Leszek Moczulski ([ˈlɛʂɛk mɔˈtʂulskʲi], born 7 June 1930) is a Polish historian and politician, a member of various organizations, first supporting then supposedly opposing the communist regime in the People's Republic of Poland while dividing the opposition movement.
Leszek Moczulski was born June 7, 1930 in Warsaw. Shortly after the war and the Communist take-over of power in Poland, Moczulski became involved in various communist organizations. In 1947 he became a member of the Association of Fighting Youth and the following year he became the member of the Polish Workers' Party and the ZMP youth organization. Then since 1950 young Moczulski was a member of the Polish United Workers' Party (PUWP).
In 1951 he graduated from the Academy of Political Studies, a school of cadres for the communist regime. The following year he graduated also from the faculties of Law and Journalism at the Warsaw University. He completed his education in 1958 by graduating from the faculty of history at the same university. About that time he started to work as a journalist for various Warsaw-based newspapers and weeklies, among them the Życie Warszawy, Dookoła Świata and Stolica weekly. As a historian, Moczulski focused mostly on modern history of Poland, including the history of the Polish Defensive War.
Initially, according to the Polish lustration court, a secret informer of the Służba Bezpieczeństwa secret political police, in late 1970s Moczulski most probably broke up (or just the opposite) with the regime and started working for various anti-communist associations. He was one of the inspirers of the creation and the spokesperson of the Movement for Defense of Human and Civic Rights. Conflicted with the rest of the members, he tried to break it up by forming a ZINO faction, which was however unsuccessful. Finally, on September 1, 1979 Moczulski announced the creation of the Confederation of Independent Poland.
As a politician, Moczulski referred to the rightist wing of the pre-war Sanacja and the supporters of Józef Piłsudski. In his political works he focused mostly on economical aspect of the possible transformation of Communist planned economy into free market economy. Among the most notable of his actions of the 1980s was a memorandum of February 1985, in which he urged the governments of United Kingdom and the United States to fulfill the promises of the Yalta Conference of 1945 and organise free elections in Poland. For such actions, Moczulski was arrested several times and held in prisons as a political prisoner.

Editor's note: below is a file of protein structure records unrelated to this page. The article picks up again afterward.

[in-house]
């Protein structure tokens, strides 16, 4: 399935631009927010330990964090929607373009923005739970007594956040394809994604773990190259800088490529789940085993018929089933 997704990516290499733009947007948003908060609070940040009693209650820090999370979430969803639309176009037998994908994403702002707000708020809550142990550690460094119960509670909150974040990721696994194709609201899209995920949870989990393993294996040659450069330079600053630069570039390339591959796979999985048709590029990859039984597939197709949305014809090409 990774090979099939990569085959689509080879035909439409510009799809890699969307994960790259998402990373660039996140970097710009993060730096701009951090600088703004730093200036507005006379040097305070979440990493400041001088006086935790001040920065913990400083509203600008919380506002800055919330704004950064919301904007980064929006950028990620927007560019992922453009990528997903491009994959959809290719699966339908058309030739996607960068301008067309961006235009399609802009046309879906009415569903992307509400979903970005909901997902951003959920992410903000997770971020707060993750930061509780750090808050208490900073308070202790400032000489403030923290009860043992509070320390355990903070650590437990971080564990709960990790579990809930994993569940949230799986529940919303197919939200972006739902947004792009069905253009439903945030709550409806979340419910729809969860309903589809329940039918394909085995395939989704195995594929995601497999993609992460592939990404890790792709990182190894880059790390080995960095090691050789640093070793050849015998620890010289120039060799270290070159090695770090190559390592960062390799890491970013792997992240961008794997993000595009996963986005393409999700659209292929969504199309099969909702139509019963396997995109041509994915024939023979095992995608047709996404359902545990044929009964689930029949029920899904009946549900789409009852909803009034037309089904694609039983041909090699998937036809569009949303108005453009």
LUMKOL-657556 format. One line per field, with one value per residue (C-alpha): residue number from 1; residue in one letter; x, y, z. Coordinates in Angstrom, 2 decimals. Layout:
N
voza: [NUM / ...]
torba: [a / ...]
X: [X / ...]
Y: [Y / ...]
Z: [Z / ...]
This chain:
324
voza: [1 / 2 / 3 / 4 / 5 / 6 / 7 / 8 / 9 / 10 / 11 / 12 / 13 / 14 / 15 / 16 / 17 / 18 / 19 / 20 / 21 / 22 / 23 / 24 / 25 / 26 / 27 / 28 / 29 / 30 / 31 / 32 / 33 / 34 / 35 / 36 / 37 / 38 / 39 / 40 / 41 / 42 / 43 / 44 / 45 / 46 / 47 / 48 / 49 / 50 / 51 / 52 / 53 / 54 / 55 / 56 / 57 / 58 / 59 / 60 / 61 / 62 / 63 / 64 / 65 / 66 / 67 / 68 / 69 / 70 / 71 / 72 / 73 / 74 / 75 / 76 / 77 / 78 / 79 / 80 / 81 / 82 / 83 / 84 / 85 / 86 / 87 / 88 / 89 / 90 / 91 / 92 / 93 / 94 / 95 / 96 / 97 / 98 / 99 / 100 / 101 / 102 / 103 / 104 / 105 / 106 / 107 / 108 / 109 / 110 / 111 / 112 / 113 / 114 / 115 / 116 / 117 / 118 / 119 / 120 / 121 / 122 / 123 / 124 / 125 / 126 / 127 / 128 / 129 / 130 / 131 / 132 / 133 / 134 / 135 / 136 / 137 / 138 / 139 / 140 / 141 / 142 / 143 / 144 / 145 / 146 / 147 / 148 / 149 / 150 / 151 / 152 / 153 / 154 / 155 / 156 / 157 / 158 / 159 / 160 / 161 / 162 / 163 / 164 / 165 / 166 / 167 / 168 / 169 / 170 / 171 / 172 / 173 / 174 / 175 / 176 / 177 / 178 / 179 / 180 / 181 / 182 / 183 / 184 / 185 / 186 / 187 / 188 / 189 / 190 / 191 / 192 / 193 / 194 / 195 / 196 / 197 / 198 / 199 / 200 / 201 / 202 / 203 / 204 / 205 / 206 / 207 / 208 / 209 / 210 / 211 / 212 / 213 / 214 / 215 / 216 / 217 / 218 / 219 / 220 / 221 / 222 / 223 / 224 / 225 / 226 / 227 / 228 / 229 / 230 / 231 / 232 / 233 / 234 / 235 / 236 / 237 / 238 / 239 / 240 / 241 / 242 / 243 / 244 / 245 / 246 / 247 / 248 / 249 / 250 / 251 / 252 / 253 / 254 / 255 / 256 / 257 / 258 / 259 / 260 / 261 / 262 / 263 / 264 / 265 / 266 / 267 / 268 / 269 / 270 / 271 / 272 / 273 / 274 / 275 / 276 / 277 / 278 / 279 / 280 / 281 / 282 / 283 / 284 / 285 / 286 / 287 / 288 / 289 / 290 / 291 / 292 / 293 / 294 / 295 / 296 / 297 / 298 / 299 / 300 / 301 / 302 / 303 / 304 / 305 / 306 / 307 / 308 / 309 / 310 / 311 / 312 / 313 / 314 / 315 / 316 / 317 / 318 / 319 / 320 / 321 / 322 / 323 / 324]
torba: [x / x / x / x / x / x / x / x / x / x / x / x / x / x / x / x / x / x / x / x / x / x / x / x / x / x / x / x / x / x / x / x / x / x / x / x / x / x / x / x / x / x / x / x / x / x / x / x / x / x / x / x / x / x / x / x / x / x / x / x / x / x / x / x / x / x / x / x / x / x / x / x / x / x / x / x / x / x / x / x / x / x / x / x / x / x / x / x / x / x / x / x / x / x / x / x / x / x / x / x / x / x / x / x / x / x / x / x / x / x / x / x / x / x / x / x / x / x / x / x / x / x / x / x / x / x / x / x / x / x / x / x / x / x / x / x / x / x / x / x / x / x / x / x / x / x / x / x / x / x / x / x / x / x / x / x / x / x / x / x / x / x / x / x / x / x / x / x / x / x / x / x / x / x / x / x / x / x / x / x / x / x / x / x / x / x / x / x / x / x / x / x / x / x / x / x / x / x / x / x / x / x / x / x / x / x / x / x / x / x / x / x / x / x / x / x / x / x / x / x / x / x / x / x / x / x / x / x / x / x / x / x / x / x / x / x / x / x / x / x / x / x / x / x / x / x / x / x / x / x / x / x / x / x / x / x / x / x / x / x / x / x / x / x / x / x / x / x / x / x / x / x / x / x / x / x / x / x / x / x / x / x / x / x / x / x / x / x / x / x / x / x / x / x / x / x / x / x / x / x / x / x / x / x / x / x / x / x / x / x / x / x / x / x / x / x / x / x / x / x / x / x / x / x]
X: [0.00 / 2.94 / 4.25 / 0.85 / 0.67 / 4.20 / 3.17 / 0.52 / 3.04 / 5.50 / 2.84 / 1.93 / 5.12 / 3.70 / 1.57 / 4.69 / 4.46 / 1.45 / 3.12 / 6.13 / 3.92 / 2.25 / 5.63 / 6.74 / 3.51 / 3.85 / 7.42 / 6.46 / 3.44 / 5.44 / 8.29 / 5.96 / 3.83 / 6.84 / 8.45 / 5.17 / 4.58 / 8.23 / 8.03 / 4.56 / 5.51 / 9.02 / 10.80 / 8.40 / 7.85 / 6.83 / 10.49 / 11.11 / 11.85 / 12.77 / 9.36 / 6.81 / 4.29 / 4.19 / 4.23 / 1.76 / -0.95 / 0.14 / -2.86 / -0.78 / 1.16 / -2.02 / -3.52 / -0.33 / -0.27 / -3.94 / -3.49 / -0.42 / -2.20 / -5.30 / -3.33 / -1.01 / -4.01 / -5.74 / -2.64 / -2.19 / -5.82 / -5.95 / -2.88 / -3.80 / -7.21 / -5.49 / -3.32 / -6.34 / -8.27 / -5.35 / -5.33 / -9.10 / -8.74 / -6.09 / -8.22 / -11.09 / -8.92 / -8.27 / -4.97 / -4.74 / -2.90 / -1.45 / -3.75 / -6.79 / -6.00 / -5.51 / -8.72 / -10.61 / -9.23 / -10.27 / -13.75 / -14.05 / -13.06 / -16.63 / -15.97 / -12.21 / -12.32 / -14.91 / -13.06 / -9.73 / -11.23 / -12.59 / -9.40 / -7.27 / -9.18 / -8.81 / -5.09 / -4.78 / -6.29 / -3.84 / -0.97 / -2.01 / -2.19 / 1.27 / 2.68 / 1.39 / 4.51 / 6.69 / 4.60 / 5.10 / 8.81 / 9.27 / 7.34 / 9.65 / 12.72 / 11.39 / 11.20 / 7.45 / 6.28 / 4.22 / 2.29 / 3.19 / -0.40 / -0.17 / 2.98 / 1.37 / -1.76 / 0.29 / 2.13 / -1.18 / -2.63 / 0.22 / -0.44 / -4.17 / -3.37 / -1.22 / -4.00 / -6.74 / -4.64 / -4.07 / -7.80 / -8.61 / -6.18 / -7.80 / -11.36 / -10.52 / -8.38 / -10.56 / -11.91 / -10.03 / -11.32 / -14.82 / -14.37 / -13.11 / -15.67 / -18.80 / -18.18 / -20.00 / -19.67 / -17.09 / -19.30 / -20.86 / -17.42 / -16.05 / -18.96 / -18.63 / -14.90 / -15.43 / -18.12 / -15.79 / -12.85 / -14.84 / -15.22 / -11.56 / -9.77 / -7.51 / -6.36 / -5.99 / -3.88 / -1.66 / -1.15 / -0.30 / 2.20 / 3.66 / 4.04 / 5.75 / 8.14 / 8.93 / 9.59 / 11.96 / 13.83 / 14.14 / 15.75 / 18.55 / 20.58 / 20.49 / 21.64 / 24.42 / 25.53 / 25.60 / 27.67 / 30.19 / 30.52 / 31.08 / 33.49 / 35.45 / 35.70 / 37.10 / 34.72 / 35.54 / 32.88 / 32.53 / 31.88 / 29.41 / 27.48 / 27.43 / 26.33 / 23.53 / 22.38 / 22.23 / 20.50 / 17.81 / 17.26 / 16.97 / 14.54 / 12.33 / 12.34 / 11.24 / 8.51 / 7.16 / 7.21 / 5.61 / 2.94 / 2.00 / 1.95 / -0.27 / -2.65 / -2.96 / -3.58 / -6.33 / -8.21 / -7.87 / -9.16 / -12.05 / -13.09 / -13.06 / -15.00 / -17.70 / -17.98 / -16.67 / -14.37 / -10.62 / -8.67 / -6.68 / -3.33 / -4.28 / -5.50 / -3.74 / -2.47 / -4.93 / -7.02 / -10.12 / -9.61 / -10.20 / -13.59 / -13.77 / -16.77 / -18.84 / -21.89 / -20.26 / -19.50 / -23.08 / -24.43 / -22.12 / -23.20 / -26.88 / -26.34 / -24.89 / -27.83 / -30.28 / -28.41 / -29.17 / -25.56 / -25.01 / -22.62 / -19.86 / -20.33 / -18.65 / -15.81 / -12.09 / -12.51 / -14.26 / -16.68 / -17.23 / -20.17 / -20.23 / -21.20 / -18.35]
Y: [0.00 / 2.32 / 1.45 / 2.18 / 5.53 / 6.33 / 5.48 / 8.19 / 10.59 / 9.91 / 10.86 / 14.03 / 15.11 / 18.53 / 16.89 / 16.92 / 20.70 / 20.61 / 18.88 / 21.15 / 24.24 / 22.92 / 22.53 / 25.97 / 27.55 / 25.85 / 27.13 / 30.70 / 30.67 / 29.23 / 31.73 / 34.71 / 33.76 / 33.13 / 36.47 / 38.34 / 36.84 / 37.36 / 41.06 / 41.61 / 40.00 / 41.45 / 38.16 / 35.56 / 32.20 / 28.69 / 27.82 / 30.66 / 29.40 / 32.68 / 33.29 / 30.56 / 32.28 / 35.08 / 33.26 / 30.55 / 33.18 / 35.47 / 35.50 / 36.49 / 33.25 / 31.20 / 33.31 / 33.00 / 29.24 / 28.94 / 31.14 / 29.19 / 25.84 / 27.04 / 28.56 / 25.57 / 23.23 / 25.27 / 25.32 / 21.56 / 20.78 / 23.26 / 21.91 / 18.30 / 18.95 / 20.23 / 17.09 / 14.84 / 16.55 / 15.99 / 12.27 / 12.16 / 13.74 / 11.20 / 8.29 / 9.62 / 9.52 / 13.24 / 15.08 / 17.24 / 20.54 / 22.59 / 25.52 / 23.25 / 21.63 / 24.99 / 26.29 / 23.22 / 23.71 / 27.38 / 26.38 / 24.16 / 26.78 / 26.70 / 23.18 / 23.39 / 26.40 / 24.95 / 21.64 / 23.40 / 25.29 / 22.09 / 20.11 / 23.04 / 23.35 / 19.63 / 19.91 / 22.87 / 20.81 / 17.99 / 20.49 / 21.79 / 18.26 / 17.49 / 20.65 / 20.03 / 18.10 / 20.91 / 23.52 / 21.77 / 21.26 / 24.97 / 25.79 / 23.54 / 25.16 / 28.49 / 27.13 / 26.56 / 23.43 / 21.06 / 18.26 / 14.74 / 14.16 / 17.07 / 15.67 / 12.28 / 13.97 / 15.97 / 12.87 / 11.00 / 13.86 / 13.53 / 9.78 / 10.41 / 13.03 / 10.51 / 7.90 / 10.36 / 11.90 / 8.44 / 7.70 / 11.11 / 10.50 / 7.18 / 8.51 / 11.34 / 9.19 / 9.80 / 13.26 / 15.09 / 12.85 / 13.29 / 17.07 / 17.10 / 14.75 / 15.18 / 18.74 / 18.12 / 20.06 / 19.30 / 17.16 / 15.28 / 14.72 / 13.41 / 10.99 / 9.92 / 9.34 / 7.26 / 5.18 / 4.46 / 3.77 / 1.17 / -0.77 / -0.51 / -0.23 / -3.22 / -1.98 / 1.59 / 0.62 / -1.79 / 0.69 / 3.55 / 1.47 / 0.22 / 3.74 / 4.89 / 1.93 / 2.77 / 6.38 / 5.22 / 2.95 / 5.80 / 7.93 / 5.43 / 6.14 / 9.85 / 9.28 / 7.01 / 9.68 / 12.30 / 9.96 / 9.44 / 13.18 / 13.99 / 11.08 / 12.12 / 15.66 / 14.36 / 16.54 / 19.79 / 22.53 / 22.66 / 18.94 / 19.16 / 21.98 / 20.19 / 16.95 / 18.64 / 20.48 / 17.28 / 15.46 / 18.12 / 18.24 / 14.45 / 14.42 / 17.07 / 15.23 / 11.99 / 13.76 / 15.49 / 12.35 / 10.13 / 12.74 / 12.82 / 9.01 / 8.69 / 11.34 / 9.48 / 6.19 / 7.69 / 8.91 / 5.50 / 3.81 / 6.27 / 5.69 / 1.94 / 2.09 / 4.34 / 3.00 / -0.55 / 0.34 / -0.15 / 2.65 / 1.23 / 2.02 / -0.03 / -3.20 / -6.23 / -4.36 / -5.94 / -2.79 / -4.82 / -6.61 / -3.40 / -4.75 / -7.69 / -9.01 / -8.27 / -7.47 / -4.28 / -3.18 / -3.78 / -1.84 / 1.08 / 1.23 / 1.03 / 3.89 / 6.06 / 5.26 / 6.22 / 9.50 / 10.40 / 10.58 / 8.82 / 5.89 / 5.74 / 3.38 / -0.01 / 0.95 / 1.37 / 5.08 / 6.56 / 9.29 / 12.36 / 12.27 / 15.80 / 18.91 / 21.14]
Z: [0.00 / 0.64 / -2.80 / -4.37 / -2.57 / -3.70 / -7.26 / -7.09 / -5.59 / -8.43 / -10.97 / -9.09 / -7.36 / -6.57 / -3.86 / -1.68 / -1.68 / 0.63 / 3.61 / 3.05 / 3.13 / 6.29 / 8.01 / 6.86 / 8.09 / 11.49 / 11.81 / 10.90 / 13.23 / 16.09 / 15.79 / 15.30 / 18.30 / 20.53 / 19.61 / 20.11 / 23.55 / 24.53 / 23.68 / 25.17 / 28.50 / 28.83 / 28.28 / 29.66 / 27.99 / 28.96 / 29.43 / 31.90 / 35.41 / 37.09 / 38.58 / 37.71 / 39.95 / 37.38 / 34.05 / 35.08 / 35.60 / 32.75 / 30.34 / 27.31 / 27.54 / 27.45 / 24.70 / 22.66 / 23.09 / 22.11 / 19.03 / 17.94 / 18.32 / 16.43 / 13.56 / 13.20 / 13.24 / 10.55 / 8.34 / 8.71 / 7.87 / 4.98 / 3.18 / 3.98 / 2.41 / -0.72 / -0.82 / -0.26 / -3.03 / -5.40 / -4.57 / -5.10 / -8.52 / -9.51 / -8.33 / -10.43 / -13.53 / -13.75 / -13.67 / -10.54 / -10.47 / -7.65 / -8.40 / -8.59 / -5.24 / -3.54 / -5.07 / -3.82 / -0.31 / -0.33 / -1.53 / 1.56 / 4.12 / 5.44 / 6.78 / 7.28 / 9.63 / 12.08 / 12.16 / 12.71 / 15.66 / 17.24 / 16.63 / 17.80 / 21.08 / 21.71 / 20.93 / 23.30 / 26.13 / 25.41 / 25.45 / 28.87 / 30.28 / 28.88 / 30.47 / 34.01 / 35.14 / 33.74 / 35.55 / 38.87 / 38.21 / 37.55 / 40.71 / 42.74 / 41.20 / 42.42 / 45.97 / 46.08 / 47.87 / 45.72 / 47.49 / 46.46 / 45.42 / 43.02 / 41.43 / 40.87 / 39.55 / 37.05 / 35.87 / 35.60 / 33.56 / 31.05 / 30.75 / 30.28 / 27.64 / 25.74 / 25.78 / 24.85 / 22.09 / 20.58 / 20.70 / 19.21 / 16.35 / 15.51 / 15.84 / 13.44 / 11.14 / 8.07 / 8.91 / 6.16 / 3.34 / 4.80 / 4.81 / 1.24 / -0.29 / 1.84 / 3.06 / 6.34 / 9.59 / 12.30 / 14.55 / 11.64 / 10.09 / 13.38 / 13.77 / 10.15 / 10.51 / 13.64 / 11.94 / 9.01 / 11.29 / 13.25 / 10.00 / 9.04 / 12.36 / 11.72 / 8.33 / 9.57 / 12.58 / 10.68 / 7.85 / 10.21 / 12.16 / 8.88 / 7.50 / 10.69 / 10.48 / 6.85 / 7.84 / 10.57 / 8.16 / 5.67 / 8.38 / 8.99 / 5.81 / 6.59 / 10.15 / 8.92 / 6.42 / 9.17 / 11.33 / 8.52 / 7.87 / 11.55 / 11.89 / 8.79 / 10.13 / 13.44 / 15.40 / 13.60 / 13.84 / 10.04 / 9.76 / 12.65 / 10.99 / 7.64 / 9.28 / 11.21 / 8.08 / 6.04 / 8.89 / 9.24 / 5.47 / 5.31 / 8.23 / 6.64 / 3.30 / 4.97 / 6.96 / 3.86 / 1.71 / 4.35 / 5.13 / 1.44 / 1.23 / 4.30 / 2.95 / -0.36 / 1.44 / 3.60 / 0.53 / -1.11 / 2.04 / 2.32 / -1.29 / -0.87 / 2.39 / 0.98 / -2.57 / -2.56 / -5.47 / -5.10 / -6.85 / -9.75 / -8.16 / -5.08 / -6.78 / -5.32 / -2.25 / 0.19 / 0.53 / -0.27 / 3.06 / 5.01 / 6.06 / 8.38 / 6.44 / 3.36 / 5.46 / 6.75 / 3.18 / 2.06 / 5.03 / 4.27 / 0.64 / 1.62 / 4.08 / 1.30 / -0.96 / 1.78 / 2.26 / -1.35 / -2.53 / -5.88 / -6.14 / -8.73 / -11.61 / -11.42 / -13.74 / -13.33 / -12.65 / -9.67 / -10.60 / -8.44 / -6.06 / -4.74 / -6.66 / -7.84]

After the Round Table Talks and the peaceful transfer of power from the communist regime to the democratic authorities, Moczulski distanced himself from the agreement and openly criticised the idea of gruba kreska, instead supporting an idea of decommunization, a concept coined after the post-World War II de-nazification of Nazi Germany. He also stayed off the Solidarity movement. He failed to gain enough support in the Kraków-Podgórze constituency for his candidacy to the Sejm in the Contract elections of 1989. The following year he took part in the presidential elections scoring 2.50% of votes. In the Polish parliamentary elections of 1991 he became a member of the parliament. He held his post in the elections of 1993. During his membership, he was a president of various commissions, including the commissions responsible for foreign policies, for support of Polonia, as well as the commission working on the project of the new constitution.
Moczulski also took part in the presidential election of 1995, though he withdrew his candidacy. In 1992, during the last days of the government of Jan Olszewski, Moczulski was accused by Antoni Macierewicz of being one of the secret agents of the Służba Bezpieczeństwa (SB), a communist secret police. In 1997 Moczulski himself asked the lustration tribunal to investigate the matter. However, contrary to his predictions, he was found guilty of hiding his collaboration with the SB during the period 1969-1977, which ended his political career.
- ^ According to the Polish Lustration Act, all candidates to the Sejm, Senate or government are to announce whether they collaborated with secret services of the communist regime of Poland. The declaration is then printed on all official lists of candidates.